It is yet another advantage of the present invention to provide a variable inductor with low signal loss in a relatively simple and inexpensive implementation.
It is still another advantage of the present invention to reduce the signal induction from the high power, high frequency signal unto the control circuitry.
The present invention provides a magnetically variable inductor which is designed to satisfy the aforementioned needs, produce the earlier propounded objects, include the above described features and achieve the already articulated advantages. The invention is carried out in a "mechanical contact-less" system in the sense that the sliding mechanical contact or switch, of the prior art, is not used. Instead, inductance is controlled by a magnetic field resulting from a variable current through the coaxial solenoid. Additionally, the invention is carried out in a "complex and expensive control circuit-less" system in the sense that the expensive and complex circuitry typically needed to minimize power loss and RF signal induction, in a typical electrical or magnetically controlled inductor, is eliminated. Instead, the present invention utilizes a control mechanism that induces a magnetic field perpendicular to the magnetic field induced by the RF signal.
Accordingly, the present invention includes a magnetically variable inductor including a conductor for carrying high power, high frequency signals; and a solenoid with a magnetic core therein, disposed coaxially about the conductor; so that, a manipulation of the current through the solenoid results in a variable magnetic field, and thereby variable inductance.BRIEF DESCRIPTION OF THE DRAWINGS
The invention may be more fully understood by reading the following description of an embodiment of the invention in conjunction with the Figures wherein;
FIG. 1 is a perspective view of a preferred embodiment, of the present invention, showing the solenoid having a magnetic core therein disposed coaxially about the high power RF conductor;
FIG. 2 is a perspective view of a variable inductor, of the present invention, which includes ferrite rings disposed over each end of the magnetic core.
FIG. 3 is a cross sectional representation of a variable inductor, of the present invention, which includes a low frequency ferrite sheath disposed over the solenoid.
FIG. 4 is a cross sectional representation of a magnetically variable inductor, of the present invention, which includes a non magnetic electrically conductive shield disposed between the solenoid and the magnetic core.
FIG. 5 is a cross sectional representation of a magnetically variable inductor, of the present invention, which includes the low frequency ferrite rings disposed over the ends of the magnetic core, the sheath disposed over the solenoid, and the shield disposed between the solenoid and magnetic core.DETAILED DESCRIPTION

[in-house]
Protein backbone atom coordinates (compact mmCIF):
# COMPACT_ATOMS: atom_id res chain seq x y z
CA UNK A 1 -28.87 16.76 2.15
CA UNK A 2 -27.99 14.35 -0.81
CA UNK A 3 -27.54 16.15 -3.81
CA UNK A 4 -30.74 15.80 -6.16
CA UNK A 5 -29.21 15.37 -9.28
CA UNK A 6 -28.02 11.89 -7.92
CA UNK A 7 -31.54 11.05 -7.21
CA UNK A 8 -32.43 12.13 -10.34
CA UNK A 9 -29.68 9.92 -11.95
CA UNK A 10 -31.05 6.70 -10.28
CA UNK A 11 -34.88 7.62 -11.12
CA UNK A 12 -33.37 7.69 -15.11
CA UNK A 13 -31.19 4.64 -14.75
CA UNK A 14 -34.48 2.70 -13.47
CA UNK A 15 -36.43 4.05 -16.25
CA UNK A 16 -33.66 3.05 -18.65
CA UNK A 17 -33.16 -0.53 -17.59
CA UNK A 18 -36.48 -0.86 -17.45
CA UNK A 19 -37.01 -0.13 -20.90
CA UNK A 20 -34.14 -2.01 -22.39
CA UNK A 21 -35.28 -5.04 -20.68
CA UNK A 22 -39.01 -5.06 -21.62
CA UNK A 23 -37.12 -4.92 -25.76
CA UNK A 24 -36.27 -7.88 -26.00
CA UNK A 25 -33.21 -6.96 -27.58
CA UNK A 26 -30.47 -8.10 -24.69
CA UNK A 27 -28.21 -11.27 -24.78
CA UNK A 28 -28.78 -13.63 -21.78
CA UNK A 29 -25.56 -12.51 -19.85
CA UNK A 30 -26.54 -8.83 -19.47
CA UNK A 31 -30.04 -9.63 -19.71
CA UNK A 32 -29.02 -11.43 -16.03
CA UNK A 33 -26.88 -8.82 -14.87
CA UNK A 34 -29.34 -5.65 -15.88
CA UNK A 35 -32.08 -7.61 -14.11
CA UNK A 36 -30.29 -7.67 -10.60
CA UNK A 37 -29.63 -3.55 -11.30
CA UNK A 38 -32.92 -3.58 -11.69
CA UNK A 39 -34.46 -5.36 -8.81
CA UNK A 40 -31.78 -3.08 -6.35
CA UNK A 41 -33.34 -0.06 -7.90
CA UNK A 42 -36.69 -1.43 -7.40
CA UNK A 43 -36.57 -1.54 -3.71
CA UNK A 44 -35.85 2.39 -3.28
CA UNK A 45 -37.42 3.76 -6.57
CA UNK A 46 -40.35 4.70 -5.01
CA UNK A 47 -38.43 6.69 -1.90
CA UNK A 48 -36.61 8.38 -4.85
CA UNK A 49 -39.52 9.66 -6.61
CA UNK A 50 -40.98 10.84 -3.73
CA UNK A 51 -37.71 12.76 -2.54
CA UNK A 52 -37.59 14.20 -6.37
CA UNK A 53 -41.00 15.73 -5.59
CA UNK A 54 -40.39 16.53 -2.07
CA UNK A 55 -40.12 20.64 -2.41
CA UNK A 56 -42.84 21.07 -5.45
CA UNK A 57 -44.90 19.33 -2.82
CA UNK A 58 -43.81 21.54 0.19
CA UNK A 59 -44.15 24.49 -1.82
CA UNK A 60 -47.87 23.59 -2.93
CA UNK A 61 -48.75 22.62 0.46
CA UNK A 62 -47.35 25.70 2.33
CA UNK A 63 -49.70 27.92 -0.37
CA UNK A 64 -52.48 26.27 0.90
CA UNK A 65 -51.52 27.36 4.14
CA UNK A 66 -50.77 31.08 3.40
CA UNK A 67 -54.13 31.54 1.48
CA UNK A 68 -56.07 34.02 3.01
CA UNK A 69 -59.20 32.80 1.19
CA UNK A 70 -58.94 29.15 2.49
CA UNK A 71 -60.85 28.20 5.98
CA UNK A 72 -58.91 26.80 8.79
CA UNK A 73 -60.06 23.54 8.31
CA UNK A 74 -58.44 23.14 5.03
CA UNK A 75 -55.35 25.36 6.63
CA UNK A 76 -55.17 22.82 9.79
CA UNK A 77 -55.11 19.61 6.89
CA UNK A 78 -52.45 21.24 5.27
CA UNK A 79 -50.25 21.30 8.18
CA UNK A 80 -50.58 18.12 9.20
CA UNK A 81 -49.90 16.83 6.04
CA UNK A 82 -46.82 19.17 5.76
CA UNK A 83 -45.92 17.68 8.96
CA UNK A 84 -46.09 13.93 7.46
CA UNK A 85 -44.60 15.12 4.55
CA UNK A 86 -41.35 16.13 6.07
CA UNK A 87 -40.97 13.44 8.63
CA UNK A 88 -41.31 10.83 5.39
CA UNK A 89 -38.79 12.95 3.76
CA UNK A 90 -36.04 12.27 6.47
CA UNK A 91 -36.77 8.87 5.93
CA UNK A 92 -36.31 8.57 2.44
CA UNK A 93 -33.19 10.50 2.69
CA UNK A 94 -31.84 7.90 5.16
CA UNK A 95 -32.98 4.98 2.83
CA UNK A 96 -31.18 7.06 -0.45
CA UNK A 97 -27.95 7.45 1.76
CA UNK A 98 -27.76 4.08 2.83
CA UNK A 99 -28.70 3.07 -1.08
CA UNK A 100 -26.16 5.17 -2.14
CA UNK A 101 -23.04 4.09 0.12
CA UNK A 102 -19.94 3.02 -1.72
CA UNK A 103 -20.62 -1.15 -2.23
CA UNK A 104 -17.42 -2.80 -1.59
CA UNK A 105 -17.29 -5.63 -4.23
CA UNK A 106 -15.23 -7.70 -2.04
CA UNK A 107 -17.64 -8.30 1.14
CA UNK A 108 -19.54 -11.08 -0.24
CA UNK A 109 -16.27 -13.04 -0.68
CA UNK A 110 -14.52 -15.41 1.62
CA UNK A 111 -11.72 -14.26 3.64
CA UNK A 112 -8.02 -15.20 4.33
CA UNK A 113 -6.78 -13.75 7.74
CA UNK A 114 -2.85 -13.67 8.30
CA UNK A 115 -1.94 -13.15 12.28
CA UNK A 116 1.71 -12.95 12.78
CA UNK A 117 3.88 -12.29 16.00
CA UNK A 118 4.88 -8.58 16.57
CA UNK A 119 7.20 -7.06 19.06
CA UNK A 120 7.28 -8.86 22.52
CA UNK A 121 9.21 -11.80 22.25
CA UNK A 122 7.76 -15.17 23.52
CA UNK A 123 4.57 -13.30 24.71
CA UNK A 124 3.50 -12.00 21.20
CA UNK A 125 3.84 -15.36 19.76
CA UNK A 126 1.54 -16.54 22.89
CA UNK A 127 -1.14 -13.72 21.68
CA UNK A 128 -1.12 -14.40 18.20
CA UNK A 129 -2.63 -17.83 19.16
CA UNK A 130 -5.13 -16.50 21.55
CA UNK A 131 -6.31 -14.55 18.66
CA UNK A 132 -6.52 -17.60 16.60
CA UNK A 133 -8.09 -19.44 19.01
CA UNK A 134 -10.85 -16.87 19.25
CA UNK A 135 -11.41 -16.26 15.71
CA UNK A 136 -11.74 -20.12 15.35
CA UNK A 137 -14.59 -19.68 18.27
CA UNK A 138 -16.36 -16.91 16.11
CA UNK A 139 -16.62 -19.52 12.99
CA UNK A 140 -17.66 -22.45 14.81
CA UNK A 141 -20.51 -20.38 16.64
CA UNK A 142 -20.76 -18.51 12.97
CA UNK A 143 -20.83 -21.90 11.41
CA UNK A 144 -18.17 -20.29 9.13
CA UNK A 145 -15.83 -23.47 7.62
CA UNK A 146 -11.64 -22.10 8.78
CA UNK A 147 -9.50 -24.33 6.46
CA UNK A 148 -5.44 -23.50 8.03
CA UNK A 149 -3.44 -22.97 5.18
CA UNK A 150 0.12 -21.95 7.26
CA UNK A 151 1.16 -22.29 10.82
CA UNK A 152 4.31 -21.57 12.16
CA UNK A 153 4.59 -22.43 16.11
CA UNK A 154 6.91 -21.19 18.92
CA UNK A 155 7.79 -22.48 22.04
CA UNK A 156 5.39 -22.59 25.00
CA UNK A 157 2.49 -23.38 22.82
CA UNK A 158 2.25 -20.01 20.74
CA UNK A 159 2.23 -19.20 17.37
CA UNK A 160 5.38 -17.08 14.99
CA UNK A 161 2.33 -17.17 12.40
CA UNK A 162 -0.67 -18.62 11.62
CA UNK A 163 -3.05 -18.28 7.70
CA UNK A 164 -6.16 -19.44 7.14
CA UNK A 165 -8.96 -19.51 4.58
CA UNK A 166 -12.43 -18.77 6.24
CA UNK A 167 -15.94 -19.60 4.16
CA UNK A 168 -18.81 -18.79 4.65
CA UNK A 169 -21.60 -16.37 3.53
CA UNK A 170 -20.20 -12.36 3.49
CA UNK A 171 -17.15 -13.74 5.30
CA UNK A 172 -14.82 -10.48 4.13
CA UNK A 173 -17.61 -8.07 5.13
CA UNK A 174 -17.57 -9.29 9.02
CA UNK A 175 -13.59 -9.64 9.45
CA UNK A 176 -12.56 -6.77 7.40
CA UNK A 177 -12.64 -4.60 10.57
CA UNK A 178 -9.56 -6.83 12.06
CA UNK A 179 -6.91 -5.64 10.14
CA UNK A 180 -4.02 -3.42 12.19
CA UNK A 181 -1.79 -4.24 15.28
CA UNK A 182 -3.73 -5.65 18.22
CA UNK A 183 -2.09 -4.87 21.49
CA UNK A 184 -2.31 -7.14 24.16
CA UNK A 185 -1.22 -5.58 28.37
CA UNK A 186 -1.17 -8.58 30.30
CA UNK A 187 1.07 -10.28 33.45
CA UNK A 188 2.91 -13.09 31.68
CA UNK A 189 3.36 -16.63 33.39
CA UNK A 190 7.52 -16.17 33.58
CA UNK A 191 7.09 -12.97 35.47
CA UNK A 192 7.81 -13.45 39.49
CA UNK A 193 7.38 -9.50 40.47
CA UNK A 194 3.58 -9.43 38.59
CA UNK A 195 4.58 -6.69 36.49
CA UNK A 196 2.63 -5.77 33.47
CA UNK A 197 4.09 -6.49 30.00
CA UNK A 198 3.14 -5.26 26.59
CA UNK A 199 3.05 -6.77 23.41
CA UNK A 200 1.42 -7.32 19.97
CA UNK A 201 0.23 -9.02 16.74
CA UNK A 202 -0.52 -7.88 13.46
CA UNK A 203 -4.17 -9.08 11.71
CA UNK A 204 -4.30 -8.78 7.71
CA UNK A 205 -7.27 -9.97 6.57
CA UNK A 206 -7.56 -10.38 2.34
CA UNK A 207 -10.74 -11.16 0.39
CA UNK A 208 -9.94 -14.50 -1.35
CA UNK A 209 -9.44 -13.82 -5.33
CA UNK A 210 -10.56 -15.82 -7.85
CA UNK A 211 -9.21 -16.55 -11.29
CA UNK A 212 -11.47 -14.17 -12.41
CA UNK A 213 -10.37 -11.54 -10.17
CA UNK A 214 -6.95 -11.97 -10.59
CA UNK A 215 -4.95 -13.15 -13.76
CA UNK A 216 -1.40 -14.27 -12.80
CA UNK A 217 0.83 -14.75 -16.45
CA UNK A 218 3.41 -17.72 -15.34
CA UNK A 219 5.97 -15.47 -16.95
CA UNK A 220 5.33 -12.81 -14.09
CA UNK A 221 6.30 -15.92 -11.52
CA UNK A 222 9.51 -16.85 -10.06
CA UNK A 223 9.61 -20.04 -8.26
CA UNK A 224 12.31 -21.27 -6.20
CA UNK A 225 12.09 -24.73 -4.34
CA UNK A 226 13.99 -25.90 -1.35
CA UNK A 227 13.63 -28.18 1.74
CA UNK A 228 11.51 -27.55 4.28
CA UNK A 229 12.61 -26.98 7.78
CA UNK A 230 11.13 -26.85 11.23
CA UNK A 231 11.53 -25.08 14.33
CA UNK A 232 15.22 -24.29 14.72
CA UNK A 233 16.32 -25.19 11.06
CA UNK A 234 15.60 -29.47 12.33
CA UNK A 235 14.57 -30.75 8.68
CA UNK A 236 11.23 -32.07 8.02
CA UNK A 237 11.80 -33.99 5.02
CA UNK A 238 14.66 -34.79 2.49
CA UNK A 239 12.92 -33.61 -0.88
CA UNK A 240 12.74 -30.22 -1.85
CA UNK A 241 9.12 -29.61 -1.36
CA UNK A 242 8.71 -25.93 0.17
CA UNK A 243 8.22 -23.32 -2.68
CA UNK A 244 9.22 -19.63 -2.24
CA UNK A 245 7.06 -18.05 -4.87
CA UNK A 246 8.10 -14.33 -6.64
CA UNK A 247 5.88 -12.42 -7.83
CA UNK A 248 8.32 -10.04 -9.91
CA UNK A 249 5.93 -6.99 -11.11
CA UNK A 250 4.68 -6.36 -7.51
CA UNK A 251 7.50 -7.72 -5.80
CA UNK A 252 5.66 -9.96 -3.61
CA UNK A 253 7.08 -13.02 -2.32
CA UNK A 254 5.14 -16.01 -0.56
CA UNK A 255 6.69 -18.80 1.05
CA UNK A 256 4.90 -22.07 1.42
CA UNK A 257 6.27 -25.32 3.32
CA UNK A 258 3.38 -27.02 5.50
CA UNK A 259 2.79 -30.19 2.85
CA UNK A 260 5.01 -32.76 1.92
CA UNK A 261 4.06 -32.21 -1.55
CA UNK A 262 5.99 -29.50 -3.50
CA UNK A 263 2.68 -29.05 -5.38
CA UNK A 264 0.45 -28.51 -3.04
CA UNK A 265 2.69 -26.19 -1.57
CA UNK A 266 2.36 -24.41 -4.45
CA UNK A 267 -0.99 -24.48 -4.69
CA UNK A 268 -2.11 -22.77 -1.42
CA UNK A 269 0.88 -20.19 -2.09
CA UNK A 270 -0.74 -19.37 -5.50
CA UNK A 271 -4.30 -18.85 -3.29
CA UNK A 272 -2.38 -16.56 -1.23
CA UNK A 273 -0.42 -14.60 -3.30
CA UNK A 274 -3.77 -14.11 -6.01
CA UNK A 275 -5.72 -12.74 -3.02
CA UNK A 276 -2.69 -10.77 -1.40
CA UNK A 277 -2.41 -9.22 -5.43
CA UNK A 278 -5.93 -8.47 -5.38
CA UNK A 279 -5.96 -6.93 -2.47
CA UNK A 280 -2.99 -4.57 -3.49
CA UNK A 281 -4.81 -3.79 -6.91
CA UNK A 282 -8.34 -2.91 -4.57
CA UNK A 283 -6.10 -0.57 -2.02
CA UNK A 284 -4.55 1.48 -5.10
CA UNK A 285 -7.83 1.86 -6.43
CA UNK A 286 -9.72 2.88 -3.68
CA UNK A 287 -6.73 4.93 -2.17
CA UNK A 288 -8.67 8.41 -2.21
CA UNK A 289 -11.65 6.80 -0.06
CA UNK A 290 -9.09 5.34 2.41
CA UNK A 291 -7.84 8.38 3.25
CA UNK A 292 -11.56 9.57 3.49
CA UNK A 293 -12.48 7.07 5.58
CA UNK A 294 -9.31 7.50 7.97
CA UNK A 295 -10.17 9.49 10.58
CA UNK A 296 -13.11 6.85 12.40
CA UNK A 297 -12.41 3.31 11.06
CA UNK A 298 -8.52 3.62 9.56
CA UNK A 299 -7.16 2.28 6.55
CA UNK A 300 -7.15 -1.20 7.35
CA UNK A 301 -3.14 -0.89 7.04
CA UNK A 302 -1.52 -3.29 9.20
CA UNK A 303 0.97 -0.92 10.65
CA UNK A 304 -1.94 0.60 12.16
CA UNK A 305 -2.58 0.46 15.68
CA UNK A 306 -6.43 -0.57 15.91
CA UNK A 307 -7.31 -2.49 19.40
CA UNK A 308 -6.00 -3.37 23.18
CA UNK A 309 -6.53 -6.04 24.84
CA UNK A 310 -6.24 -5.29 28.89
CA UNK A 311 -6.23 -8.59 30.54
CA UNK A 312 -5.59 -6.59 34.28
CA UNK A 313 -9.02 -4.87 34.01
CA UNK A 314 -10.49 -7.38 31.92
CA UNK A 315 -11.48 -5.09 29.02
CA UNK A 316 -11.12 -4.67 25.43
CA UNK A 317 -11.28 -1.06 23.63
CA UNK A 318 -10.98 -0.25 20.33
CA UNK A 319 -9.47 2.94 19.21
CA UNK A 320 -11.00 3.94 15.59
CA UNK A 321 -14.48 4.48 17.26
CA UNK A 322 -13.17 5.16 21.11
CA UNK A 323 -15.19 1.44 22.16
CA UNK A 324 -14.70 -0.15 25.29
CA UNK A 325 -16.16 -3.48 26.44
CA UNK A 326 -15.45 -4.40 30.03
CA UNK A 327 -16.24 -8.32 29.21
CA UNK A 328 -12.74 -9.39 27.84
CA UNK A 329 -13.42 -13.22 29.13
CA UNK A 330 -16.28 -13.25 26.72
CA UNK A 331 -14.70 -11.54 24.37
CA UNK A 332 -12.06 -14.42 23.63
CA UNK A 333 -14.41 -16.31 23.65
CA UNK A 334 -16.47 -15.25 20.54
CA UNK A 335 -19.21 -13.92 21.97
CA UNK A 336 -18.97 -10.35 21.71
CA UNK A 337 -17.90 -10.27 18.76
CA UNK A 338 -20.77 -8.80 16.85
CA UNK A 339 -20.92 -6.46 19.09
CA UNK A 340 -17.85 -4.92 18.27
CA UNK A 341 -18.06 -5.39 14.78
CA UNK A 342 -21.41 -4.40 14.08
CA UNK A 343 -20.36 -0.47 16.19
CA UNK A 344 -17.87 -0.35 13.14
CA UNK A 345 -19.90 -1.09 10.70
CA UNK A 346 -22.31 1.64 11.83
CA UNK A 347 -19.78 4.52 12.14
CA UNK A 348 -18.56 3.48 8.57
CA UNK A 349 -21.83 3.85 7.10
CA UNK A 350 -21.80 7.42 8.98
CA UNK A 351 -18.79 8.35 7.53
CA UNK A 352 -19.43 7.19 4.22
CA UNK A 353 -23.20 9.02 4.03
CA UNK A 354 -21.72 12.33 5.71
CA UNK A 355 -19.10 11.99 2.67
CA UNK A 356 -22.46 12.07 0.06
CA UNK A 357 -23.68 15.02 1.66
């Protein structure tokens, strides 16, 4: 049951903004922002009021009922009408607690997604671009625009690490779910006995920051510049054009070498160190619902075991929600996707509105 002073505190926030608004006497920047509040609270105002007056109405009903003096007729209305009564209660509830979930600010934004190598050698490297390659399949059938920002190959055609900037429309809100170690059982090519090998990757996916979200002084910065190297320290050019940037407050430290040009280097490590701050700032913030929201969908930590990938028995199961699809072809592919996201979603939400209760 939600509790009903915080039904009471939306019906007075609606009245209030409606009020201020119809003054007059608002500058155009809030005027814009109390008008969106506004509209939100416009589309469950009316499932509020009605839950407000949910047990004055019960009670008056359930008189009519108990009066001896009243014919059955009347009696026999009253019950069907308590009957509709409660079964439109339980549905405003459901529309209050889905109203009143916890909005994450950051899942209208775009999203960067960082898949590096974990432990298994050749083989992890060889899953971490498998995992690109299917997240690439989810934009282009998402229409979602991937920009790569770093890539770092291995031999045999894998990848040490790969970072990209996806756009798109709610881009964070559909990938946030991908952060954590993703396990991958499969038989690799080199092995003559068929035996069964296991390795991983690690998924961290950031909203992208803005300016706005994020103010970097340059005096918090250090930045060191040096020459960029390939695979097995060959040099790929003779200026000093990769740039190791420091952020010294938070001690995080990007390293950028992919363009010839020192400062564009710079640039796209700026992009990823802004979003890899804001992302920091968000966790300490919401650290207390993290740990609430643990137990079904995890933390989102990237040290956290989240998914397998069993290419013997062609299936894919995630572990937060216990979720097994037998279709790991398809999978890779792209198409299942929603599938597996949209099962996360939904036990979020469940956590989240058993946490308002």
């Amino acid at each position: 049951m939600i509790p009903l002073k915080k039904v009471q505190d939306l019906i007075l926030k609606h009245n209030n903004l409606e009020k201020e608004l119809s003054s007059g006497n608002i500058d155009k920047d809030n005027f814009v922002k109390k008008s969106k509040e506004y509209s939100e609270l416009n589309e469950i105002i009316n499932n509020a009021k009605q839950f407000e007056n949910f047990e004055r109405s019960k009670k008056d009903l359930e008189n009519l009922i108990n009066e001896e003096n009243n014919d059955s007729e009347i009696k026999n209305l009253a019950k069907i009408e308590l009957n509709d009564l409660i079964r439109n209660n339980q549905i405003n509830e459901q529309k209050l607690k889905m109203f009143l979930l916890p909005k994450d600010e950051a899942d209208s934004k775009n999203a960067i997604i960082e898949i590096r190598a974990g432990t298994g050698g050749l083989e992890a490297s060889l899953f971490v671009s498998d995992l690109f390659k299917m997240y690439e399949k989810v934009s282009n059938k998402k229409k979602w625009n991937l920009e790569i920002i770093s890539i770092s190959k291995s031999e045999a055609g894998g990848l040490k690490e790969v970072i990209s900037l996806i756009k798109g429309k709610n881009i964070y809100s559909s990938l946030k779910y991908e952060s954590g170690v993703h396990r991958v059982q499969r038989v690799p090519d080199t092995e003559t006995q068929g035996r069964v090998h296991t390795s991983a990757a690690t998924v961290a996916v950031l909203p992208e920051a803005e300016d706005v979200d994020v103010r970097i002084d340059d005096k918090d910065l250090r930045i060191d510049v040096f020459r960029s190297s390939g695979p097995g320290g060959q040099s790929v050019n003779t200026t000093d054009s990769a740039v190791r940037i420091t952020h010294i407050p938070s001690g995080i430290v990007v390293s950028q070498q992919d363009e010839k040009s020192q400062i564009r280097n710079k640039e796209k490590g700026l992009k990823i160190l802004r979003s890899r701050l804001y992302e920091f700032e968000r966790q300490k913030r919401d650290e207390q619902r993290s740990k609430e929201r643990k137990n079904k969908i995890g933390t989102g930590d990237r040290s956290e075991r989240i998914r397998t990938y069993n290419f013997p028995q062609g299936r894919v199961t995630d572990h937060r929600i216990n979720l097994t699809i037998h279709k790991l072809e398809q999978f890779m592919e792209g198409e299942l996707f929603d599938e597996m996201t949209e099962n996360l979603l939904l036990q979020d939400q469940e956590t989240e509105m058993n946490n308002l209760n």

Now referring to the drawings, where like numerals refer to like matter and text throughout. More particularly referring to FIG. 1, there is shown a magnetically variable inductor, of the present invention, generally designated 100, having a conductor 102 extending therethrough. Disposed in a coaxial configuration about conductor 102 is solenoid 104. Disposed in the center of solenoid 104, in a coaxial relationship, is magnetic core 106. Coupled to solenoid 104 is variable current source 108.
In a preferred embodiment, the conductor 102 is designed to carry a high power, high frequency signal thereon. The diameter of the conductor 102 can be increased for RF circuit elements with higher currents. The solenoid 104 is preferably a conducting wire wound into a helical coil. The magnetic core is preferably a low loss ferrite that may be individually selected for specific applications. Typically a Nickel-Zinc; Manganese-Zinc-, or low coercivity hexagonal ferrite would be used, but other magnetically soft materials could also be used. The choice of material for the magnetic core is a matter of designer's choice depending on the specific application and performance desired. When the conductor 102 carries an extremely high current, it is preferable to leave a gap between the magnetic core 106 and the conductor 102; so that, the core 106 responds linearly to the RF waveform.
The configuration shown in FIG. 1 has two advantages. First, the magnetic flux generated by the current in conductor 102 is circumferential in the ferrite. Because the flux forms a complete loop, the permeability is not limited by demagnetization as would be the case if gaps were present or if an open core were used. Second, the magnetic flux density is small because conductor 102 acts as a solenoid with only 1/2 turn. This reduces the magnetic losses due to the ferrite material. If capacitive coupling between the conductor 102 and the solenoid 104 becomes a problem at high frequencies, the thickness of the core 106 and or the diameter of the solenoid 104 can be increased. Under such circumstances the current through solenoid 104 may need to be increased to provide the desired level of magnetization.